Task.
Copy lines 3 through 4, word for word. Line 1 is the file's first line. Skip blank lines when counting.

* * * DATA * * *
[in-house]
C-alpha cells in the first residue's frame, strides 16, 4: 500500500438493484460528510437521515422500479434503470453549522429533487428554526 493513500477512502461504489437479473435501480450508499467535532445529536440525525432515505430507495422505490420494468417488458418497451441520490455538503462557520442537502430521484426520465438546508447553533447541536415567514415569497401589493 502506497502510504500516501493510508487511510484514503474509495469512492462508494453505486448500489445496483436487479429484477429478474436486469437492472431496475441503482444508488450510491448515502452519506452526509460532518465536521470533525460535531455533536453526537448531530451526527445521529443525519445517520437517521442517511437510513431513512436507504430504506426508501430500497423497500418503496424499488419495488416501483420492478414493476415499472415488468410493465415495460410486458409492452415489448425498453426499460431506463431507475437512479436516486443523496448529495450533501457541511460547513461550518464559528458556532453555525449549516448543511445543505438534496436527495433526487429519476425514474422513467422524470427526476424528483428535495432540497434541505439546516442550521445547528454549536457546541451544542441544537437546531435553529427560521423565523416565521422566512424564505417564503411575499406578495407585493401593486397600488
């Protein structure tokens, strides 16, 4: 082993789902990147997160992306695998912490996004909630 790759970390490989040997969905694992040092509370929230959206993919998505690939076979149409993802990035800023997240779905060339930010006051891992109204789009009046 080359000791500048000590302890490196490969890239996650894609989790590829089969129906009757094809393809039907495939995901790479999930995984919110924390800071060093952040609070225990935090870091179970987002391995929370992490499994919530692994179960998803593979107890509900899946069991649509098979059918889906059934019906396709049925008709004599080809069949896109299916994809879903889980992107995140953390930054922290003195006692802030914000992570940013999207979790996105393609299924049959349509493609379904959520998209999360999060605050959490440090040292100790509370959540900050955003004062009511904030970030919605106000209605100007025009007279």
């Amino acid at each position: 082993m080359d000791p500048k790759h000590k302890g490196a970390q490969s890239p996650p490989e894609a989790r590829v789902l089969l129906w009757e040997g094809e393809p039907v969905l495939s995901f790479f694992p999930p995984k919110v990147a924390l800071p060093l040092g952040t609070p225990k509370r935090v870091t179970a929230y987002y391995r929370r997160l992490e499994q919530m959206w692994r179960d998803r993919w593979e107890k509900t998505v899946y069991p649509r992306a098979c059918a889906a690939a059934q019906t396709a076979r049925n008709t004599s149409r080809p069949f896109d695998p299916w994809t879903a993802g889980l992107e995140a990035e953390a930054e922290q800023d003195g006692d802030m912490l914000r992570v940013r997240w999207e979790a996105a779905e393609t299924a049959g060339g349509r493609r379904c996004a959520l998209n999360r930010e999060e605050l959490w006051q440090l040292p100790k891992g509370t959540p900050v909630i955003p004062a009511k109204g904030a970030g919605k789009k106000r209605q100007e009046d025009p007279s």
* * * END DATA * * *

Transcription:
């Protein structure tokens, strides 16, 4: 082993789902990147997160992306695998912490996004909630 790759970390490989040997969905694992040092509370929230959206993919998505690939076979149409993802990035800023997240779905060339930010006051891992109204789009009046 080359000791500048000590302890490196490969890239996650894609989790590829089969129906009757094809393809039907495939995901790479999930995984919110924390800071060093952040609070225990935090870091179970987002391995929370992490499994919530692994179960998803593979107890509900899946069991649509098979059918889906059934019906396709049925008709004599080809069949896109299916994809879903889980992107995140953390930054922290003195006692802030914000992570940013999207979790996105393609299924049959349509493609379904959520998209999360999060605050959490440090040292100790509370959540900050955003004062009511904030970030919605106000209605100007025009007279």
């Amino acid at each position: 082993m080359d000791p500048k790759h000590k302890g490196a970390q490969s890239p996650p490989e894609a989790r590829v789902l089969l129906w009757e040997g094809e393809p039907v969905l495939s995901f790479f694992p999930p995984k919110v990147a924390l800071p060093l040092g952040t609070p225990k509370r935090v870091t179970a929230y987002y391995r929370r997160l992490e499994q919530m959206w692994r179960d998803r993919w593979e107890k509900t998505v899946y069991p649509r992306a098979c059918a889906a690939a059934q019906t396709a076979r049925n008709t004599s149409r080809p069949f896109d695998p299916w994809t879903a993802g889980l992107e995140a990035e953390a930054e922290q800023d003195g006692d802030m912490l914000r992570v940013r997240w999207e979790a996105a779905e393609t299924a049959g060339g349509r493609r379904c996004a959520l998209n999360r930010e999060e605050l959490w006051q440090l040292p100790k891992g509370t959540p900050v909630i955003p004062a009511k109204g904030a970030g919605k789009k106000r209605q100007e009046d025009p007279s």